There have been studies in the recent months that tracked the flight trajectory of cough droplets during the pandemic and now, latest research has claimed that a single cough droplet -- under wind speed of two metres per second -- can travel up to 6.6 metres and even further under dry air conditions due to droplet evaporation.
The researchers from Singapore incorporated important aspects of fluid physics to deepen the understanding of viral transmission.
In a paper published in the journal 'Physics of Fluids', researchers from the Institute of High Performance Computing in Singapore conducted a numerical study on droplet dispersion using high fidelity air flow simulation.
"In addition to wearing a mask, we found social distancing to be generally effective, as droplet deposition is shown to be reduced on a person who is at least one metre from the cough," said study author Fong Yew Leong.
A typical cough emits thousands of droplets across a wide size range.
The scientists found large droplets settled on the ground quickly due to gravity but could be projected one metre by the cough jet even without wind.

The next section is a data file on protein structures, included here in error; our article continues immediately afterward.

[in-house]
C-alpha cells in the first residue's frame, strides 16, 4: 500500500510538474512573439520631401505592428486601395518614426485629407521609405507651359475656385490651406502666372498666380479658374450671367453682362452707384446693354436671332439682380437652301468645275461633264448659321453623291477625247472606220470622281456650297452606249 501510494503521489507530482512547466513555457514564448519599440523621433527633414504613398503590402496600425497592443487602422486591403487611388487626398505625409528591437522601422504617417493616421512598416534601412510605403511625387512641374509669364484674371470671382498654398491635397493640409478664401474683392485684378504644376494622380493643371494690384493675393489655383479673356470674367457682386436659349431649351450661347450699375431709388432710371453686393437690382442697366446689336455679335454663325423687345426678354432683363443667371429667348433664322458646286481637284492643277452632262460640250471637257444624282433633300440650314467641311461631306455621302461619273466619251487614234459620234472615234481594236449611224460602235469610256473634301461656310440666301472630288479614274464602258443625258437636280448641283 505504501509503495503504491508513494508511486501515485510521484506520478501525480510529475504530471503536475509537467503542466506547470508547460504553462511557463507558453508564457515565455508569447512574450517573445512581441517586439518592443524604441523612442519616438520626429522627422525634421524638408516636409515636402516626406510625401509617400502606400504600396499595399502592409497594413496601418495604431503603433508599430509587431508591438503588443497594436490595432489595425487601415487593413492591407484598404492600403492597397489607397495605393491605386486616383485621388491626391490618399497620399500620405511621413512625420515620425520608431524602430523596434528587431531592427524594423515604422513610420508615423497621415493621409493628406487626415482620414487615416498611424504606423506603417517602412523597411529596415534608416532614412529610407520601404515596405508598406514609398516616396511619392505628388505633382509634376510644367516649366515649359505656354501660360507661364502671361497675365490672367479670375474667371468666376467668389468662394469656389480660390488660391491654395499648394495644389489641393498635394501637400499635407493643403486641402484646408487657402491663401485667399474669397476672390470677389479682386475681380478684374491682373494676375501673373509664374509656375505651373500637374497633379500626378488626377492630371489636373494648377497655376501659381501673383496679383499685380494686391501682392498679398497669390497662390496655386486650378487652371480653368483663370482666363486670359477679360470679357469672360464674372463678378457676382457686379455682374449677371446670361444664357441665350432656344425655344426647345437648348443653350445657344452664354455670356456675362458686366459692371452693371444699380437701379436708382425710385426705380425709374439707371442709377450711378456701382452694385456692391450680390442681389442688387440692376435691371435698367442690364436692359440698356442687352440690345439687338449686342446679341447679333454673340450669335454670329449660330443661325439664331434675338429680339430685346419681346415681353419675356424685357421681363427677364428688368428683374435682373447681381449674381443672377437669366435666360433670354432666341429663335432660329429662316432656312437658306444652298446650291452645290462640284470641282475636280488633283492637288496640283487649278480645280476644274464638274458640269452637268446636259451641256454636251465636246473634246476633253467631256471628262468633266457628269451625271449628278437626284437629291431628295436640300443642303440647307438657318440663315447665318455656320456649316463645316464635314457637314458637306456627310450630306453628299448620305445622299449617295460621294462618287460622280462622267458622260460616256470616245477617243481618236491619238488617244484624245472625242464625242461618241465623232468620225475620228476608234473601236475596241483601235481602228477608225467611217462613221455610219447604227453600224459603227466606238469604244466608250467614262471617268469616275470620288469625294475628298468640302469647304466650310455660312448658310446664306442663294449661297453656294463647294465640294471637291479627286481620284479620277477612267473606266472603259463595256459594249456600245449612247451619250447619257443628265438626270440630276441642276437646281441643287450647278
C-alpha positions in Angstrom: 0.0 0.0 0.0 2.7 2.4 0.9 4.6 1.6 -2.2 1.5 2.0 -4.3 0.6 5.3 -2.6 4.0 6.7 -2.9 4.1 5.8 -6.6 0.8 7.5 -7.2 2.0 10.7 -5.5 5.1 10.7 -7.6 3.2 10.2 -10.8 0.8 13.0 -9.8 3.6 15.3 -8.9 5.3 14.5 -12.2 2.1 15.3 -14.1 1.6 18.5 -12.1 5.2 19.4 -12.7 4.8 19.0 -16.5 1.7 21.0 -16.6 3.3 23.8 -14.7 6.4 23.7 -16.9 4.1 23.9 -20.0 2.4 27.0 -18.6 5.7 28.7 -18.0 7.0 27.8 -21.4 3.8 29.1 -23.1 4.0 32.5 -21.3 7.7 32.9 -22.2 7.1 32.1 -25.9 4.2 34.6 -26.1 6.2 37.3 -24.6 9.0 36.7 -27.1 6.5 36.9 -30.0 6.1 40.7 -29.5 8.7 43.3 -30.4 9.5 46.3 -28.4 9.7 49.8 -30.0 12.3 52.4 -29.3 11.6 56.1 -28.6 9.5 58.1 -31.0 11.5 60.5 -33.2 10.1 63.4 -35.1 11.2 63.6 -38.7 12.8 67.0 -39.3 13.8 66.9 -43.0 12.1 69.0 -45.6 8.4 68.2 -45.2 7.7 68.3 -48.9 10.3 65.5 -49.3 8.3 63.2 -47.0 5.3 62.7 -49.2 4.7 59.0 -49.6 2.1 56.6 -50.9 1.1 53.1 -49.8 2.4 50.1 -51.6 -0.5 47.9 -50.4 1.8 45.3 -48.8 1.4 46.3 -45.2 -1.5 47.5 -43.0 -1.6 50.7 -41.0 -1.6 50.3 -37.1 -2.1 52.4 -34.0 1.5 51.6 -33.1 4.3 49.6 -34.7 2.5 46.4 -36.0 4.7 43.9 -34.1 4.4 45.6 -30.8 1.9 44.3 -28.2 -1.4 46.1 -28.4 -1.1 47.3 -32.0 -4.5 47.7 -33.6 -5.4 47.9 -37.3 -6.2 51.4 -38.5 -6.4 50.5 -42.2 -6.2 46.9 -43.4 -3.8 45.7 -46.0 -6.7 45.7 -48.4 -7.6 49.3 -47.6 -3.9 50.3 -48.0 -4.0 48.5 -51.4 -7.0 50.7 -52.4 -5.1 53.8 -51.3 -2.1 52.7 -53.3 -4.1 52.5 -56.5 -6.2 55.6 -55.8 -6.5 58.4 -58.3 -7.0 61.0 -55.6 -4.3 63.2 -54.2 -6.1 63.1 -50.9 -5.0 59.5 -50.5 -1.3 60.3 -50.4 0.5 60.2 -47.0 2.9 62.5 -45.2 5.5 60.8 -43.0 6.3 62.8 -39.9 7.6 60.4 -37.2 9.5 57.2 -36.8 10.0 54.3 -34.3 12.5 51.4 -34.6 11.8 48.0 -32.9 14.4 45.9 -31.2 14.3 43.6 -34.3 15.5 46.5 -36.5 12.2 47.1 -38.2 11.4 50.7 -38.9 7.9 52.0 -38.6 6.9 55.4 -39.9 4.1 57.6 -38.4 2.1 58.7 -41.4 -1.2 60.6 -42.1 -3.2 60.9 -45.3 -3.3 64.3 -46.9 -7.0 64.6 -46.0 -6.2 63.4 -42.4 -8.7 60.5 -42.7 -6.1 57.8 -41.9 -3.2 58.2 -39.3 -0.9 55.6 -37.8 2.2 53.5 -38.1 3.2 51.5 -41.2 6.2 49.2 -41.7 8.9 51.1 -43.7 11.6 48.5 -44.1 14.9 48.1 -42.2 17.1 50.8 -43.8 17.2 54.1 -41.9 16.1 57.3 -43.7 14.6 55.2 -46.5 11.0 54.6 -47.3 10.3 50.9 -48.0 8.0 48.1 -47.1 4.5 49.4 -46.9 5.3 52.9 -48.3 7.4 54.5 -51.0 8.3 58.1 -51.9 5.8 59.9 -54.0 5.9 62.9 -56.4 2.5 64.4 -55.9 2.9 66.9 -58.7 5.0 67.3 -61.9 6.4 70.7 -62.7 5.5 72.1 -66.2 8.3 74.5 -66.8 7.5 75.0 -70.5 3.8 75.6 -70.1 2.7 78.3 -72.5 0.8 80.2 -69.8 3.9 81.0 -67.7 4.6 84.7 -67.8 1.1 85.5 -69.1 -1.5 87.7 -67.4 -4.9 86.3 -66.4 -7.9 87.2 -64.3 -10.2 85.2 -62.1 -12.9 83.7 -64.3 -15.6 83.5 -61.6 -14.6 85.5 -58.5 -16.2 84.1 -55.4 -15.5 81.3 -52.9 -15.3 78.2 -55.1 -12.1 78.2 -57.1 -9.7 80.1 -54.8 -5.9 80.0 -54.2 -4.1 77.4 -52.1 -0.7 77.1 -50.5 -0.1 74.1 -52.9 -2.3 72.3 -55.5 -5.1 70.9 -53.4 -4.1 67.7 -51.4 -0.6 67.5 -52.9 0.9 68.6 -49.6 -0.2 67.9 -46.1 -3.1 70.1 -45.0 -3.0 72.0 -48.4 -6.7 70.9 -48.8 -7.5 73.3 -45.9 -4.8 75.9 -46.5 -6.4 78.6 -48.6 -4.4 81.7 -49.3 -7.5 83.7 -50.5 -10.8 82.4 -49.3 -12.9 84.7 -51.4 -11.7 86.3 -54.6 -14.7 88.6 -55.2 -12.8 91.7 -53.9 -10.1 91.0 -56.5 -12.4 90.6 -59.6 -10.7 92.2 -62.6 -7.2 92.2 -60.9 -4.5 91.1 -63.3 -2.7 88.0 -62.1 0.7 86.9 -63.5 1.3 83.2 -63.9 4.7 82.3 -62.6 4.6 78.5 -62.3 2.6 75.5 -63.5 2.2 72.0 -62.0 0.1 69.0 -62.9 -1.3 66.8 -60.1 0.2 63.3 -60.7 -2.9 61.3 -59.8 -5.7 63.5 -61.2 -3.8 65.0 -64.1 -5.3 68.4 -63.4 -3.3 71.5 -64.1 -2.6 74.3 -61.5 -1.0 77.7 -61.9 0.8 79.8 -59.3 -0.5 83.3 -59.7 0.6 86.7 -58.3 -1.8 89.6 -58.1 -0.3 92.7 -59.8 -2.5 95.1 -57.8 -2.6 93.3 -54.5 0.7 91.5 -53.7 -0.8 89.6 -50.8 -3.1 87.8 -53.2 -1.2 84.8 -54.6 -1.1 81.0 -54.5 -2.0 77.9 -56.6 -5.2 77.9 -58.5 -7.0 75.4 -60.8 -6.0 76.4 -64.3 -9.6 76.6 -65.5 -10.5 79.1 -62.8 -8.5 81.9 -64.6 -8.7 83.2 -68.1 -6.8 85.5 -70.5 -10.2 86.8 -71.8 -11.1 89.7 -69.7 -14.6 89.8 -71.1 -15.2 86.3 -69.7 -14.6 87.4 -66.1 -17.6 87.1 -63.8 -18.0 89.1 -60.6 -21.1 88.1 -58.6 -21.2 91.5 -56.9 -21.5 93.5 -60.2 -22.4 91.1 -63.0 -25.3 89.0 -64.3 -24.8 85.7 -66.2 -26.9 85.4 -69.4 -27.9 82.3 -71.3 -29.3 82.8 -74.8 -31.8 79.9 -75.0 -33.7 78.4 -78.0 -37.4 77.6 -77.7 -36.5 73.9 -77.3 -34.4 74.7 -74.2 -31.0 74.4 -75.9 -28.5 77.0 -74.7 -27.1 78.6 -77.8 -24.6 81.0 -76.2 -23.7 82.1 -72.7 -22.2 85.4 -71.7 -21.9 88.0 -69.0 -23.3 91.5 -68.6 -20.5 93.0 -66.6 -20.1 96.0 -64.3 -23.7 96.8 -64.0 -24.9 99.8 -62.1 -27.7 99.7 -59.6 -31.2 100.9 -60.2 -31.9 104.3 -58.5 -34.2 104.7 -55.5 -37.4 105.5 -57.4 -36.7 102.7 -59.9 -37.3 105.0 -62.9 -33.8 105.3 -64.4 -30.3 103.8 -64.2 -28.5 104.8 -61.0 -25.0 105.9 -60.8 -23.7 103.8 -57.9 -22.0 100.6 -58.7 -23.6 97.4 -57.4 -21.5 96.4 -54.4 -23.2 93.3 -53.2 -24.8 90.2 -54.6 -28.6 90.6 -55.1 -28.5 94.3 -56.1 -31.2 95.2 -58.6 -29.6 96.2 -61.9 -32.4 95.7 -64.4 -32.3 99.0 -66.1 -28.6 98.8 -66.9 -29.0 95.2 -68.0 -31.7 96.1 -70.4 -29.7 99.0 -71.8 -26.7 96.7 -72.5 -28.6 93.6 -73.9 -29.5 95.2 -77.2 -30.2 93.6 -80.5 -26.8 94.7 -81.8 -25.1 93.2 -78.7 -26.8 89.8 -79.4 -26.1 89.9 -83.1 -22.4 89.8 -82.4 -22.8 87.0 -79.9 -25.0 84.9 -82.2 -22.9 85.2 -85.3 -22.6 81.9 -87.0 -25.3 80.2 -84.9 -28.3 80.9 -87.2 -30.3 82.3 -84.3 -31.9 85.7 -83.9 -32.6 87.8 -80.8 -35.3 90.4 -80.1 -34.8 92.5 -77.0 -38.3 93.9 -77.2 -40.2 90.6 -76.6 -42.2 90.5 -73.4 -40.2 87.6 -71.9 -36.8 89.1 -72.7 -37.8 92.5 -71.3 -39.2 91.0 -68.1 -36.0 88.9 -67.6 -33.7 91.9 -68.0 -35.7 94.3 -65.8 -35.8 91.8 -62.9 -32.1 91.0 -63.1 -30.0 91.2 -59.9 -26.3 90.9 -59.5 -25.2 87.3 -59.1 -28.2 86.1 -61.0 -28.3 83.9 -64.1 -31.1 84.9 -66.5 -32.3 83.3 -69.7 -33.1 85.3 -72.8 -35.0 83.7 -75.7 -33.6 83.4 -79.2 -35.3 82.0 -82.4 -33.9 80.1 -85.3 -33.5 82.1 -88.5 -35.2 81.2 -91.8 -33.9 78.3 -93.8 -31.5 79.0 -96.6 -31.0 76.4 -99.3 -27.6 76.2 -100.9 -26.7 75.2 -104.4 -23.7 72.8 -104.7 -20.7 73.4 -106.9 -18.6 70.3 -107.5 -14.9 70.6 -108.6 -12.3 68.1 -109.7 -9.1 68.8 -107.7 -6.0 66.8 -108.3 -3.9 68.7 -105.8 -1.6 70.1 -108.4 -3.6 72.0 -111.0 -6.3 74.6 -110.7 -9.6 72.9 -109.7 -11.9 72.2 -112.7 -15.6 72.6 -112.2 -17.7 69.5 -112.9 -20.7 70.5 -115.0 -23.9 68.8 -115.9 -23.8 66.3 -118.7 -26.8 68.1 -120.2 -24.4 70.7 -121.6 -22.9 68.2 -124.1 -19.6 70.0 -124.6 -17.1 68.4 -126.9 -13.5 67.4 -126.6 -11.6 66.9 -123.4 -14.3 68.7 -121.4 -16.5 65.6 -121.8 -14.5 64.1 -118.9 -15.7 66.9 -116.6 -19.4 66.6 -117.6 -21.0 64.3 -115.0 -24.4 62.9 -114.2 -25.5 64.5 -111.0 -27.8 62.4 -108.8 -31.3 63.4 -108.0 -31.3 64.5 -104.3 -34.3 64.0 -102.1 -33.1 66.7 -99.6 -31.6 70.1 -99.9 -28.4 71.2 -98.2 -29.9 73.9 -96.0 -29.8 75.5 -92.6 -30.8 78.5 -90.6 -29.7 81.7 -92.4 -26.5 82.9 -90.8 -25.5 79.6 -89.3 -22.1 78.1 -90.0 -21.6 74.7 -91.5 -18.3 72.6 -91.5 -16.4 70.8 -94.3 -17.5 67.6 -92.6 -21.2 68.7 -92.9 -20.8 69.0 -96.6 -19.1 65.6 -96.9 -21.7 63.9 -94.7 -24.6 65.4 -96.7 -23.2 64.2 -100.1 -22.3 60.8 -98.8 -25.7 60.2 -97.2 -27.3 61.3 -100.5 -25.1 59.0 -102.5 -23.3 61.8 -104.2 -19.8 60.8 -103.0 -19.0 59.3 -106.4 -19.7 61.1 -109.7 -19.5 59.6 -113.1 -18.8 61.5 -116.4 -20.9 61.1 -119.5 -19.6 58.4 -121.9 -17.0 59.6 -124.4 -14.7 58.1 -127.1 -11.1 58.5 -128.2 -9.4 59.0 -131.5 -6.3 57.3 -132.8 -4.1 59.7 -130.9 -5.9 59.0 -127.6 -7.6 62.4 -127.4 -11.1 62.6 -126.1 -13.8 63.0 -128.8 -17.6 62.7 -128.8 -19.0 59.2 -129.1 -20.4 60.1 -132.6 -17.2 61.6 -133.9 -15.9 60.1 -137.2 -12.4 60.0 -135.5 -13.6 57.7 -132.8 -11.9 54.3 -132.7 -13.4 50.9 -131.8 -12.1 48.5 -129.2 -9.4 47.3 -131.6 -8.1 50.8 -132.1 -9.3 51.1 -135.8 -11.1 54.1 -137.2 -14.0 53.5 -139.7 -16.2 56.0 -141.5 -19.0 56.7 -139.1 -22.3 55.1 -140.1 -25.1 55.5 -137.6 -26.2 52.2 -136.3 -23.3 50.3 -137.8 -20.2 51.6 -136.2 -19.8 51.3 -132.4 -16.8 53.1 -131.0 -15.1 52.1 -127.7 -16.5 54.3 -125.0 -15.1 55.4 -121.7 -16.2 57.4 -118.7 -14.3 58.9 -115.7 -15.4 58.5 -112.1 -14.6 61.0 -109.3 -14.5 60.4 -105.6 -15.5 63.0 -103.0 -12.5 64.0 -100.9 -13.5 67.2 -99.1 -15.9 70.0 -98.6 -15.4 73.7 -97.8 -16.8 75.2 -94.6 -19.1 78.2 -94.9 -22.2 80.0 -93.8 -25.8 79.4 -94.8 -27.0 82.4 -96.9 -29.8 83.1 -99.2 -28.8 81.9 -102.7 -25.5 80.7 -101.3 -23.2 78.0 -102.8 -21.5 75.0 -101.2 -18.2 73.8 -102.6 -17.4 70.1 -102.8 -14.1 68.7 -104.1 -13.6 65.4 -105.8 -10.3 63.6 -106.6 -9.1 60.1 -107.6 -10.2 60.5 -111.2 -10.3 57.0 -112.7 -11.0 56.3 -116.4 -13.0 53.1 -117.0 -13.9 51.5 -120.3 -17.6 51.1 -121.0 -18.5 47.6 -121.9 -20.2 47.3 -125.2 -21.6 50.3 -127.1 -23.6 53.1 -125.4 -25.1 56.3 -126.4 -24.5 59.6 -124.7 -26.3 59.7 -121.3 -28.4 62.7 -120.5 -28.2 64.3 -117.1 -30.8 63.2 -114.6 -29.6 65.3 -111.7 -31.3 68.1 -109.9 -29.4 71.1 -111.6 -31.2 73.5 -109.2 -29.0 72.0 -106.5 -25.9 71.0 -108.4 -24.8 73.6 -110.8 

Medium-sized droplets could evaporate into smaller droplets, which are lighter and more easily borne by the wind, and these travelled further.
The researchers offer a more detailed picture of droplet dispersion as they incorporated the biological considerations of the virus, such as the nonvolatile content in droplet evaporation, into the modelling of the airborne dispersion of droplets.
"An evaporating droplet retains the non-volatile viral content, so the viral loading is effectively increased," said author Hongying Li.
"This means that evaporated droplets that become aerosols are more susceptible to be inhaled deep into the lungs, which causes infection lower down the respiratory tract, than larger unevaporated droplets".
The researchers used computational tools to solve complex mathematical formulations representing air flow and the airborne cough droplets around human bodies at various wind speeds and when impacted by other environmental factors.
They also assessed the deposition profile on a person at a certain proximity.
The findings are greatly dependent on the environmental conditions, such as wind speed, humidity levels, and ambient air temperature, and based on assumptions made from existing scientific literature on the viability of the Covid-19 virus.
"While this research focused on outdoor airborne transmission in a tropical context, the scientists plan to apply their findings to assess risk in indoor and outdoor settings where crowds gather, such as conference halls or amphitheaters," the study sa